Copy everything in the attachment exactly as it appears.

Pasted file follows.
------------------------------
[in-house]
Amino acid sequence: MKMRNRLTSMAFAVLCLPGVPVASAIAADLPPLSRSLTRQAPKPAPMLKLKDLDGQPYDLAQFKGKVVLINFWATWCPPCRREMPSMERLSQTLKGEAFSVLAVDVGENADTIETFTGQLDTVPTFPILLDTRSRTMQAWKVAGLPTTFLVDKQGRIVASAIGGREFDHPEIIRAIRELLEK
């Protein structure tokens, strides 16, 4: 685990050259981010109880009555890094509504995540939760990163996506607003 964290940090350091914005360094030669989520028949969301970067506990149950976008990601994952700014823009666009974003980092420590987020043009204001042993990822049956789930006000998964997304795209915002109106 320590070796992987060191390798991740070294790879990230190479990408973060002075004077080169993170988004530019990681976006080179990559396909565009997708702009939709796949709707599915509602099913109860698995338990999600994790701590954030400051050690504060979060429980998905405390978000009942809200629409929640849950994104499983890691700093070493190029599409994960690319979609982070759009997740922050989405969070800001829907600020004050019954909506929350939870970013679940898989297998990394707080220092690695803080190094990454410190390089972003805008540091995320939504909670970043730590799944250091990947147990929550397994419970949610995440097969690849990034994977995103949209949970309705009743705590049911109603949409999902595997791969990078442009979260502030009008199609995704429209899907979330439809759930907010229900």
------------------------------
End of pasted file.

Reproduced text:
[in-house]
Amino acid sequence: MKMRNRLTSMAFAVLCLPGVPVASAIAADLPPLSRSLTRQAPKPAPMLKLKDLDGQPYDLAQFKGKVVLINFWATWCPPCRREMPSMERLSQTLKGEAFSVLAVDVGENADTIETFTGQLDTVPTFPILLDTRSRTMQAWKVAGLPTTFLVDKQGRIVASAIGGREFDHPEIIRAIRELLEK
């Protein structure tokens, strides 16, 4: 685990050259981010109880009555890094509504995540939760990163996506607003 964290940090350091914005360094030669989520028949969301970067506990149950976008990601994952700014823009666009974003980092420590987020043009204001042993990822049956789930006000998964997304795209915002109106 320590070796992987060191390798991740070294790879990230190479990408973060002075004077080169993170988004530019990681976006080179990559396909565009997708702009939709796949709707599915509602099913109860698995338990999600994790701590954030400051050690504060979060429980998905405390978000009942809200629409929640849950994104499983890691700093070493190029599409994960690319979609982070759009997740922050989405969070800001829907600020004050019954909506929350939870970013679940898989297998990394707080220092690695803080190094990454410190390089972003805008540091995320939504909670970043730590799944250091990947147990929550397994419970949610995440097969690849990034994977995103949209949970309705009743705590049911109603949409999902595997791969990078442009979260502030009008199609995704429209899907979330439809759930907010229900």